Rose-Hulman Institute of Technology
By Kim Clark
September 14, 2015

The cost of private college has gotten so painfully high that most schools now award scholarships to the vast majority of their students.

At least 223 colleges go even further—giving every single one of their freshmen a scholarship. (Freshmen who are U.S. citizens or legal residents, that is. Very few colleges give significant aid to international students.)

While most students are able to renew their scholarships for all four years, some upperclassmen may lose merit scholarships due to bad grades. They could also receive less need-based aid because of improvements in their family’s financial circumstances.

Of course, for some schools, offering scholarships to every admitted student is an act of desperation, tantamount to a fire sale to fill the seats at a troubled college.

But MONEY has sifted through the data and identified some surprisingly top-notch schools, such as Cooper Union, College of the Ozarks, Berea, and Webb Institute, where the founders required that every student receive a scholarship. The other schools on this list have made universal freshmen scholarships a practice in recent years.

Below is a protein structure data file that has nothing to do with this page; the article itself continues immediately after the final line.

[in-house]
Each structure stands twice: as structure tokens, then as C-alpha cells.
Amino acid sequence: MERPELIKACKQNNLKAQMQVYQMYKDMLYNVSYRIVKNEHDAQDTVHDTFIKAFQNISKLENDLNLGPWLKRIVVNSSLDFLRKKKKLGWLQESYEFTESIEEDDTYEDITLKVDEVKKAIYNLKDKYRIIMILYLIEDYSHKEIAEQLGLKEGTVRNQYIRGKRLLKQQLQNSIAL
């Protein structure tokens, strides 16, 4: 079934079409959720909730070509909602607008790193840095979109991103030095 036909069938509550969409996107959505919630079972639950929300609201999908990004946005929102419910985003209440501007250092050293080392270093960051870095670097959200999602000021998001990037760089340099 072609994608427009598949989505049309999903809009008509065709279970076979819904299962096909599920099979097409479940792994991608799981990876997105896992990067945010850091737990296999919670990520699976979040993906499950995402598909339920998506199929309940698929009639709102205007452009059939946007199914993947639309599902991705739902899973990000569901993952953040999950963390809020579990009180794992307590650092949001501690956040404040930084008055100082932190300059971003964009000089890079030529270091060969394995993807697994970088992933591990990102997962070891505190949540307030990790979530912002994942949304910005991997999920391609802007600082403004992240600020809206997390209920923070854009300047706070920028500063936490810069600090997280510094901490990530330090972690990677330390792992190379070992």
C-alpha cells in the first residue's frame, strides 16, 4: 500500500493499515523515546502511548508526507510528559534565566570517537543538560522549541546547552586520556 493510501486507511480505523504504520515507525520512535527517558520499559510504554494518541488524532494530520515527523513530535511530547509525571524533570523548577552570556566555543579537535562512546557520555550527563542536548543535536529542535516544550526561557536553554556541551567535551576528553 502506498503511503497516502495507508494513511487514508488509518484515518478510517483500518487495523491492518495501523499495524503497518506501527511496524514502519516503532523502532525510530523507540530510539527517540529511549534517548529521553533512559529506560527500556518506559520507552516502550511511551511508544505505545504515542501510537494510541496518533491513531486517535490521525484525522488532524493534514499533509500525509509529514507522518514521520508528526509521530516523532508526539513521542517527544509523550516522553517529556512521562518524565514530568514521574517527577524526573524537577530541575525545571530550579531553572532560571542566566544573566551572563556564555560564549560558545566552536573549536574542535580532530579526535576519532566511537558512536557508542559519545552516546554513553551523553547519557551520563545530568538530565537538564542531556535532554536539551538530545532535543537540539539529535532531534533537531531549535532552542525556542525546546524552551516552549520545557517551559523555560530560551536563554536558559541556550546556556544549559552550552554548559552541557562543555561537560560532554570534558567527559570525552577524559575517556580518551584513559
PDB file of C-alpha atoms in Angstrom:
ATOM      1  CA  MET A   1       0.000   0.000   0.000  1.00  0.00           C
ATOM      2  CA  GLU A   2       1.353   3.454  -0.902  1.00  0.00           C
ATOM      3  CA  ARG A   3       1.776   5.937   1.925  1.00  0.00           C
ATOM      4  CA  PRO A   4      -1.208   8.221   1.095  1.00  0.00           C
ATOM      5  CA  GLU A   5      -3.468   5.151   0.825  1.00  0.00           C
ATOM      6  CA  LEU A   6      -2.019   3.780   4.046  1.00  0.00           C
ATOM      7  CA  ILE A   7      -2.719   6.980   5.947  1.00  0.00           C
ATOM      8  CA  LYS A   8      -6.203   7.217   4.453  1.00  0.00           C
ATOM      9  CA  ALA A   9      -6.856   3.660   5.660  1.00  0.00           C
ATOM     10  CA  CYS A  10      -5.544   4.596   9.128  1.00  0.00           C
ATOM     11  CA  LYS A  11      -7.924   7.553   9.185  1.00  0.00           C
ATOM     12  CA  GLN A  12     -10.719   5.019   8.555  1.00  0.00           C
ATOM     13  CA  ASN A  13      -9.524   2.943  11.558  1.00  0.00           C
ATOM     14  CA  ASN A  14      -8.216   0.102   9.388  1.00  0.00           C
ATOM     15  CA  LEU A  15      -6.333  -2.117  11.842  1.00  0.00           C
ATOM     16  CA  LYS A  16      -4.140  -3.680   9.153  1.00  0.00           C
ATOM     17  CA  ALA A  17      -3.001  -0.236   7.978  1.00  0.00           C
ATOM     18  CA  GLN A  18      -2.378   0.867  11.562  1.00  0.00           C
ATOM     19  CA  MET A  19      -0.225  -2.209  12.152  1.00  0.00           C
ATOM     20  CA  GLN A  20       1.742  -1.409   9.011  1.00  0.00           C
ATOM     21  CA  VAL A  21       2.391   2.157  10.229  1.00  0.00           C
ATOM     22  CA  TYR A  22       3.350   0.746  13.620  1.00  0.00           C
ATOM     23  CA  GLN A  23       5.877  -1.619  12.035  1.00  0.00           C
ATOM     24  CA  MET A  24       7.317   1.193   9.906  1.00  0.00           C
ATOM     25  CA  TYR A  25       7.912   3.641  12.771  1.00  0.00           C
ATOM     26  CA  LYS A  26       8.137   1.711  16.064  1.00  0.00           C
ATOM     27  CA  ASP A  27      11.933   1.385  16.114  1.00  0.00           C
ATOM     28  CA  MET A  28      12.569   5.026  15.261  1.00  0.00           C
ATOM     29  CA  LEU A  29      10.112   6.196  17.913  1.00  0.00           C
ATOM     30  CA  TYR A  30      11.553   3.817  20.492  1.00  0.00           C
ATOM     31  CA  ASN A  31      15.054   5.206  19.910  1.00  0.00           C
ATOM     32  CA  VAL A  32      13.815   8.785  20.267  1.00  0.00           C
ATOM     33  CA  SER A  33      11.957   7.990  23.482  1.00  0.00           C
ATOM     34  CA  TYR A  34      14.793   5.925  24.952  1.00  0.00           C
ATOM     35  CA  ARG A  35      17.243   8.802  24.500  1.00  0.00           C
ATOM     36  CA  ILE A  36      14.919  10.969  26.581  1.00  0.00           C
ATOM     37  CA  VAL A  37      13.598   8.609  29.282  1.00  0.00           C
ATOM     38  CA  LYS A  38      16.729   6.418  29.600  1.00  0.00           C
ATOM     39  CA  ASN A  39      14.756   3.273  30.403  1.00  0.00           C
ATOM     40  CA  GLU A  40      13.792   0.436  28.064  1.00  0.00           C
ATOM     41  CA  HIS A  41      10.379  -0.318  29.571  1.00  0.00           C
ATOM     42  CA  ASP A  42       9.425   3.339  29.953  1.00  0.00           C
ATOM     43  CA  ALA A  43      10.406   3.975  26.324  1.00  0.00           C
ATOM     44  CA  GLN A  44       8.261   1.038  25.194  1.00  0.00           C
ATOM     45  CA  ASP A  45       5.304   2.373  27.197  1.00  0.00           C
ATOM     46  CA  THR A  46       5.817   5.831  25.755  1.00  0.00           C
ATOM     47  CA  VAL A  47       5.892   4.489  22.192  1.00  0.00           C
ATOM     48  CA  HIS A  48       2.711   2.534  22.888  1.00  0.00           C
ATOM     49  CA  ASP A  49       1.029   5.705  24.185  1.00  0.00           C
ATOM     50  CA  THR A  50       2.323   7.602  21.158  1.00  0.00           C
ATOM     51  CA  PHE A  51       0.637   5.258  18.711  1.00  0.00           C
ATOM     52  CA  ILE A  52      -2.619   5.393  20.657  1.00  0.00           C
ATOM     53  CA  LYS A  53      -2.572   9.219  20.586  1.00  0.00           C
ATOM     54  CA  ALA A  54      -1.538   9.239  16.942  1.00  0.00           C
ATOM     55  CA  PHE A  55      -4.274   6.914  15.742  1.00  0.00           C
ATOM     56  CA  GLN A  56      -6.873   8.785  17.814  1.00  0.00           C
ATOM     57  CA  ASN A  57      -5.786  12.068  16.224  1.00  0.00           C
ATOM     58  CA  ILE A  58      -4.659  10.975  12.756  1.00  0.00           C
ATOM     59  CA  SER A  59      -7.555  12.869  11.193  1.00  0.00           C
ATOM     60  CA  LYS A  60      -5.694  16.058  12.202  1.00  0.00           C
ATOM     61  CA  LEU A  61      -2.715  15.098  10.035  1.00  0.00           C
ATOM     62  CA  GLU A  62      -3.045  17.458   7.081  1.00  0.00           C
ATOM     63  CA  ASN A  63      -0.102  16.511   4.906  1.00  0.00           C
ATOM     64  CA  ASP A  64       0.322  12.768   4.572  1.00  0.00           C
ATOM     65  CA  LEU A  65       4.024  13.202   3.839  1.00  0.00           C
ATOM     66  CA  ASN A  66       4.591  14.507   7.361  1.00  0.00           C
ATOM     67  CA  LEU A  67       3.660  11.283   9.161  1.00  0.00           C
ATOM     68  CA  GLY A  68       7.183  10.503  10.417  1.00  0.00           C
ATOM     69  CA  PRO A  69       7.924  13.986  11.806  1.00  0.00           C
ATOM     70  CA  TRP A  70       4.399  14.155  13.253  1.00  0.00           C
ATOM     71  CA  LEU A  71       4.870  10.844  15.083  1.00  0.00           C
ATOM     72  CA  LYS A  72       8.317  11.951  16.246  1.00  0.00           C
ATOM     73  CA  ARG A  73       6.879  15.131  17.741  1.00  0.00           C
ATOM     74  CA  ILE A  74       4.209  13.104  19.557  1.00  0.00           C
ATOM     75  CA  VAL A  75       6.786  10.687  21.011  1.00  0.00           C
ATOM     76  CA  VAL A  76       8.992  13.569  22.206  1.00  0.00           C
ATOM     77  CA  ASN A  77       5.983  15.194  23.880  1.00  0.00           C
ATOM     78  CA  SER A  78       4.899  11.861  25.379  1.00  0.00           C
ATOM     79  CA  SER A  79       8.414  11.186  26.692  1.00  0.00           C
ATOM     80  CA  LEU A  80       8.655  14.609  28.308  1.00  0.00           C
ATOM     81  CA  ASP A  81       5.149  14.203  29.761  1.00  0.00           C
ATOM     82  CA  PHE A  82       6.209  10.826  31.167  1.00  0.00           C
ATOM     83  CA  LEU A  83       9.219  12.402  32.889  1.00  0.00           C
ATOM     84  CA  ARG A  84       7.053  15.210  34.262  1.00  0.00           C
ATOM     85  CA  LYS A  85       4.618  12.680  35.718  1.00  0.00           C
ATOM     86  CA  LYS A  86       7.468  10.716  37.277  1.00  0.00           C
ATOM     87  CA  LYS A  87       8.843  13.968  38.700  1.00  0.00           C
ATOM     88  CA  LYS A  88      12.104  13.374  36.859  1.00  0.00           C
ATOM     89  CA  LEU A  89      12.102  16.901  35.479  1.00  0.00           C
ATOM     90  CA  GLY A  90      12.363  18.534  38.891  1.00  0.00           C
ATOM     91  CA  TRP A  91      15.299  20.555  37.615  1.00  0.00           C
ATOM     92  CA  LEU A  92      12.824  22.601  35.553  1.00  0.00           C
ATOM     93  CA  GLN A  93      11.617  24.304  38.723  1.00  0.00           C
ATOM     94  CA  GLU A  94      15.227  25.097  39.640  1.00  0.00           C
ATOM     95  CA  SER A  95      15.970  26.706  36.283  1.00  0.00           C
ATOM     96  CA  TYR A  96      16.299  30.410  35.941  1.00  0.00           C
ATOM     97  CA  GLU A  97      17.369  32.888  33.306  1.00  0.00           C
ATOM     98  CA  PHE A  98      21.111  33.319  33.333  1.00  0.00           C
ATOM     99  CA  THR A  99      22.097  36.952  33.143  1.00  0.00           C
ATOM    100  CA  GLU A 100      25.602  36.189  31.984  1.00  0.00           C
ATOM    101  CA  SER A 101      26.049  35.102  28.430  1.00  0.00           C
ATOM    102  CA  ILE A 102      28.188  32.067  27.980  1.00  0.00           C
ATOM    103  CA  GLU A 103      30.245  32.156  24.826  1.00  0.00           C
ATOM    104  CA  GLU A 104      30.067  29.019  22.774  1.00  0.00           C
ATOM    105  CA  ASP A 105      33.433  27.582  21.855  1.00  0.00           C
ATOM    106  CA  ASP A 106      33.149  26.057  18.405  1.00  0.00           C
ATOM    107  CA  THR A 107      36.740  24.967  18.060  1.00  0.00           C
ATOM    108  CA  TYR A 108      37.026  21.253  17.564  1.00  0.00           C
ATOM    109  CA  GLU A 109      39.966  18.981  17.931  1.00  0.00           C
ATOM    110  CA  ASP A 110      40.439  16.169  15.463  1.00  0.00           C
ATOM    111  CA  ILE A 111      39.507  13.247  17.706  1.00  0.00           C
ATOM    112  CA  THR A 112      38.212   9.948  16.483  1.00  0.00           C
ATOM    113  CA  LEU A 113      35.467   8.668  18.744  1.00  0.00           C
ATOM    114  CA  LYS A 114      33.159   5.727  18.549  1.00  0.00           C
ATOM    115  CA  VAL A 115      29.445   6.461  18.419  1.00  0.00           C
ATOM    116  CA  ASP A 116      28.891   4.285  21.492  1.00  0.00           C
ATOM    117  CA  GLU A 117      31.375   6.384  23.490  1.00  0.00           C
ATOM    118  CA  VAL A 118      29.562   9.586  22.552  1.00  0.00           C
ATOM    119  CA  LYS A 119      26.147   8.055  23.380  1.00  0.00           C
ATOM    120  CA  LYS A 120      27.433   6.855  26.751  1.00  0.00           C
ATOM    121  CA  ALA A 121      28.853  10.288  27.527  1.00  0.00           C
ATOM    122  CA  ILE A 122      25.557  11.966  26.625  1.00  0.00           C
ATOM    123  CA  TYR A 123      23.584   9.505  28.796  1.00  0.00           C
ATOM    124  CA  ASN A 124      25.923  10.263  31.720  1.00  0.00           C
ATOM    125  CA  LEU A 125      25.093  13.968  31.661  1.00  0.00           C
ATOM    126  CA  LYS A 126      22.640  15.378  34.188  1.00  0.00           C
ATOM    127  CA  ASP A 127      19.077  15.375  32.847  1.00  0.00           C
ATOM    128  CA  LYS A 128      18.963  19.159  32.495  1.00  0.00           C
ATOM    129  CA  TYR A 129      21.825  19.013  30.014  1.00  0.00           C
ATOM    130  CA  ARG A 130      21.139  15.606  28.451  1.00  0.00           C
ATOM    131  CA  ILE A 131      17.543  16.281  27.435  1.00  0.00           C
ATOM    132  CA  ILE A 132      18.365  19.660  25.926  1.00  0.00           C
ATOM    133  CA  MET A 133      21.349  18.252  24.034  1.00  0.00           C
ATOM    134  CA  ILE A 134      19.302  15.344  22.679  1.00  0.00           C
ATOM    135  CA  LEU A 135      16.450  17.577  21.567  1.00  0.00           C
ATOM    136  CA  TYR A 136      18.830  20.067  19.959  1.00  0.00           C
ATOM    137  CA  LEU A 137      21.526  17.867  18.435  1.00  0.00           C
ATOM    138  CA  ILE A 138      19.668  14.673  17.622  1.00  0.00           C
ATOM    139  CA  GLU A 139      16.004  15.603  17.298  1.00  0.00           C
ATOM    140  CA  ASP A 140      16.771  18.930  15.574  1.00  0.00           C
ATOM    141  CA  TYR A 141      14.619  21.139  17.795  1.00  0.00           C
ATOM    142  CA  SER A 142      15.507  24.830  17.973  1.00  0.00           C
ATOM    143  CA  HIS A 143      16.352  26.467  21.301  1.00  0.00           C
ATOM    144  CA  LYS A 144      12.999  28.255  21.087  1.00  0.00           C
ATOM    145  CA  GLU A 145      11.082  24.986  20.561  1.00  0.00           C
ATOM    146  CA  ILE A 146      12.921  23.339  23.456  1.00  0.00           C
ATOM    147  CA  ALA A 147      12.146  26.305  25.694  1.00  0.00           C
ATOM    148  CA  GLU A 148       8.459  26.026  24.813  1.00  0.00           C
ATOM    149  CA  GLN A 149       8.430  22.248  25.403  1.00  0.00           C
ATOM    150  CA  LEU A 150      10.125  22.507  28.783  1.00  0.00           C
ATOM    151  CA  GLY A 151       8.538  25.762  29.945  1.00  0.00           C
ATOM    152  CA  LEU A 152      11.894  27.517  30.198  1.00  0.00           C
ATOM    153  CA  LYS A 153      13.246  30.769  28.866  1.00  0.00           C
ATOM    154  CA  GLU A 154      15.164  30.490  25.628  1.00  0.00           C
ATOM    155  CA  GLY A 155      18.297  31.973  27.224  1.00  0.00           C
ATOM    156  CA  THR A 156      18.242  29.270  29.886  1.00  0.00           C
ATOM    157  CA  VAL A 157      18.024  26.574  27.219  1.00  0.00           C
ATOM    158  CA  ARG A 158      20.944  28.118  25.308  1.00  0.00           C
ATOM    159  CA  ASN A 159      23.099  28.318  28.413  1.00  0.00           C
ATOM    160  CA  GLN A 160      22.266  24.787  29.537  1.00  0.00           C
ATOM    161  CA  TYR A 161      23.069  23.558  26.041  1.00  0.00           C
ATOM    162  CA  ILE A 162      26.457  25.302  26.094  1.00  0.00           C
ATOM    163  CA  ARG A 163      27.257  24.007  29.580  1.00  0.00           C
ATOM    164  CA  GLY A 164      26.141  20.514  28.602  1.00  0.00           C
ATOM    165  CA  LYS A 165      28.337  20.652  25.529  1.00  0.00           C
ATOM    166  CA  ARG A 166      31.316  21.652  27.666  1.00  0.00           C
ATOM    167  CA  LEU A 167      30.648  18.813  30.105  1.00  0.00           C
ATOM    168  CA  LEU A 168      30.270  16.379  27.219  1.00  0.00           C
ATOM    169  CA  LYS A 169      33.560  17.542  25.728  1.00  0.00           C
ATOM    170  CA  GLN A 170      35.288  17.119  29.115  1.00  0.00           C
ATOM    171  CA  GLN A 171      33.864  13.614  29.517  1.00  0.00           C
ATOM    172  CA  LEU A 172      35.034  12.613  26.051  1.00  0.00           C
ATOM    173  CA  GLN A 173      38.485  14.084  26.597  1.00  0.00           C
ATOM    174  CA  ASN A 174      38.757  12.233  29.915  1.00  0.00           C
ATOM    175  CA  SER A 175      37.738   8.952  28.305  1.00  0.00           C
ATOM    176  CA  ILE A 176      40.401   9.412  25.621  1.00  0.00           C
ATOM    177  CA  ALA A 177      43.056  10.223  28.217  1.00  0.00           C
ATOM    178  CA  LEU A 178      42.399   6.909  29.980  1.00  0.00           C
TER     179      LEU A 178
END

Use this tool to create your own college rankings based on what really matters to you.

Based on our latest ratings, here are the 10 best colleges where no freshman pays sticker price. We also have a complete list of all 99 colleges in our ratings that give every freshman at least some scholarship money.

Note: The average grant size is based on the 2012-13 academic year, the latest data available from the U.S. Department of Education’s Integrated Postsecondary Education Data System. MONEY’s estimated cost of degree is the estimated average annual net price for all undergraduates multiplied by the average time it takes students to graduate, which is typically more than four years. It also adjusts for projected inflation.

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